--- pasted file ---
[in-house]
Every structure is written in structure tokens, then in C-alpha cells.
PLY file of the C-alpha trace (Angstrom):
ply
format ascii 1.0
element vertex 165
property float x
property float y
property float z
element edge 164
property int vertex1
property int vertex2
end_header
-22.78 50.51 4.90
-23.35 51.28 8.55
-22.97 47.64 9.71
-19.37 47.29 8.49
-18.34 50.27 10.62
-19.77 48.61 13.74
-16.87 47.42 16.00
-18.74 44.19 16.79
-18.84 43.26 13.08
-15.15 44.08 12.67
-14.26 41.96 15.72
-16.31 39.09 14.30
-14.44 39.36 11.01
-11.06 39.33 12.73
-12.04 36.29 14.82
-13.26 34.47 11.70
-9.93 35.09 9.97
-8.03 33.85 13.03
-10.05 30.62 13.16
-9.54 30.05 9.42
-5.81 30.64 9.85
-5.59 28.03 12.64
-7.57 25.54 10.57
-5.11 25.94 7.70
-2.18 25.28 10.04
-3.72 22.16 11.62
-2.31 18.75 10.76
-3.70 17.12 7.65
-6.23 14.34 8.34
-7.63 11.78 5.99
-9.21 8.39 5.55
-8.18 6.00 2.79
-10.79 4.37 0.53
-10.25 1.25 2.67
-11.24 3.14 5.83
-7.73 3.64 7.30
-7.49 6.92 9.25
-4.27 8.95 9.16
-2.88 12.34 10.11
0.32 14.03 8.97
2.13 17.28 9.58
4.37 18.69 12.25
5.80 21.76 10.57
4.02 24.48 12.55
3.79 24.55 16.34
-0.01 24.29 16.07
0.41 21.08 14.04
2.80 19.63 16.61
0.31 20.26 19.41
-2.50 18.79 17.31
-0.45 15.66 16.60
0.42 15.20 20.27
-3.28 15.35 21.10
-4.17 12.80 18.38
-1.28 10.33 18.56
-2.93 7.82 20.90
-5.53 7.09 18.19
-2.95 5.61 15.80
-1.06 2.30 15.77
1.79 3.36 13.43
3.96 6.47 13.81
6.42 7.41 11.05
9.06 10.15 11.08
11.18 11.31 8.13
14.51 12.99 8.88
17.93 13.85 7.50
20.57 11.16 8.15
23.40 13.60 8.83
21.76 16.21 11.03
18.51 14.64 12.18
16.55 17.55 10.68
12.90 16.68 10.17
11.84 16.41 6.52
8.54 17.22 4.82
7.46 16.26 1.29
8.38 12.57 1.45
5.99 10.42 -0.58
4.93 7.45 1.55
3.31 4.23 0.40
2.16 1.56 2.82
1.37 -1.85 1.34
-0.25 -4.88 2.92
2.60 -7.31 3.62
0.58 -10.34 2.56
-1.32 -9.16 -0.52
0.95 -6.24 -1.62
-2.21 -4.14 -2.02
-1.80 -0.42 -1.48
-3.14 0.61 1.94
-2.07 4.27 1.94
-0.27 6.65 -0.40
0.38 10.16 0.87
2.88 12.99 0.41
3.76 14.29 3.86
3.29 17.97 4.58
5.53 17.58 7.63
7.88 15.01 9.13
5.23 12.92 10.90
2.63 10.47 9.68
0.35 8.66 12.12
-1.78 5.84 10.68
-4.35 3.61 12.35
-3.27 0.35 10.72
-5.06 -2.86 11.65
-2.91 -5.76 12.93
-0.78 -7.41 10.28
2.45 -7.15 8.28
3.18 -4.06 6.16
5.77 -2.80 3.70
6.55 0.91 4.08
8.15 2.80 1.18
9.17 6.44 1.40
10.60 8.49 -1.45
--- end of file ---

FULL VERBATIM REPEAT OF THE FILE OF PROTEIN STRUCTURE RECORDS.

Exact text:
[in-house]
Every structure is written in structure tokens, then in C-alpha cells.
PLY file of the C-alpha trace (Angstrom):
ply
format ascii 1.0
element vertex 165
property float x
property float y
property float z
element edge 164
property int vertex1
property int vertex2
end_header
-22.78 50.51 4.90
-23.35 51.28 8.55
-22.97 47.64 9.71
-19.37 47.29 8.49
-18.34 50.27 10.62
-19.77 48.61 13.74
-16.87 47.42 16.00
-18.74 44.19 16.79
-18.84 43.26 13.08
-15.15 44.08 12.67
-14.26 41.96 15.72
-16.31 39.09 14.30
-14.44 39.36 11.01
-11.06 39.33 12.73
-12.04 36.29 14.82
-13.26 34.47 11.70
-9.93 35.09 9.97
-8.03 33.85 13.03
-10.05 30.62 13.16
-9.54 30.05 9.42
-5.81 30.64 9.85
-5.59 28.03 12.64
-7.57 25.54 10.57
-5.11 25.94 7.70
-2.18 25.28 10.04
-3.72 22.16 11.62
-2.31 18.75 10.76
-3.70 17.12 7.65
-6.23 14.34 8.34
-7.63 11.78 5.99
-9.21 8.39 5.55
-8.18 6.00 2.79
-10.79 4.37 0.53
-10.25 1.25 2.67
-11.24 3.14 5.83
-7.73 3.64 7.30
-7.49 6.92 9.25
-4.27 8.95 9.16
-2.88 12.34 10.11
0.32 14.03 8.97
2.13 17.28 9.58
4.37 18.69 12.25
5.80 21.76 10.57
4.02 24.48 12.55
3.79 24.55 16.34
-0.01 24.29 16.07
0.41 21.08 14.04
2.80 19.63 16.61
0.31 20.26 19.41
-2.50 18.79 17.31
-0.45 15.66 16.60
0.42 15.20 20.27
-3.28 15.35 21.10
-4.17 12.80 18.38
-1.28 10.33 18.56
-2.93 7.82 20.90
-5.53 7.09 18.19
-2.95 5.61 15.80
-1.06 2.30 15.77
1.79 3.36 13.43
3.96 6.47 13.81
6.42 7.41 11.05
9.06 10.15 11.08
11.18 11.31 8.13
14.51 12.99 8.88
17.93 13.85 7.50
20.57 11.16 8.15
23.40 13.60 8.83
21.76 16.21 11.03
18.51 14.64 12.18
16.55 17.55 10.68
12.90 16.68 10.17
11.84 16.41 6.52
8.54 17.22 4.82
7.46 16.26 1.29
8.38 12.57 1.45
5.99 10.42 -0.58
4.93 7.45 1.55
3.31 4.23 0.40
2.16 1.56 2.82
1.37 -1.85 1.34
-0.25 -4.88 2.92
2.60 -7.31 3.62
0.58 -10.34 2.56
-1.32 -9.16 -0.52
0.95 -6.24 -1.62
-2.21 -4.14 -2.02
-1.80 -0.42 -1.48
-3.14 0.61 1.94
-2.07 4.27 1.94
-0.27 6.65 -0.40
0.38 10.16 0.87
2.88 12.99 0.41
3.76 14.29 3.86
3.29 17.97 4.58
5.53 17.58 7.63
7.88 15.01 9.13
5.23 12.92 10.90
2.63 10.47 9.68
0.35 8.66 12.12
-1.78 5.84 10.68
-4.35 3.61 12.35
-3.27 0.35 10.72
-5.06 -2.86 11.65
-2.91 -5.76 12.93
-0.78 -7.41 10.28
2.45 -7.15 8.28
3.18 -4.06 6.16
5.77 -2.80 3.70
6.55 0.91 4.08
8.15 2.80 1.18
9.17 6.44 1.40
10.60 8.49 -1.45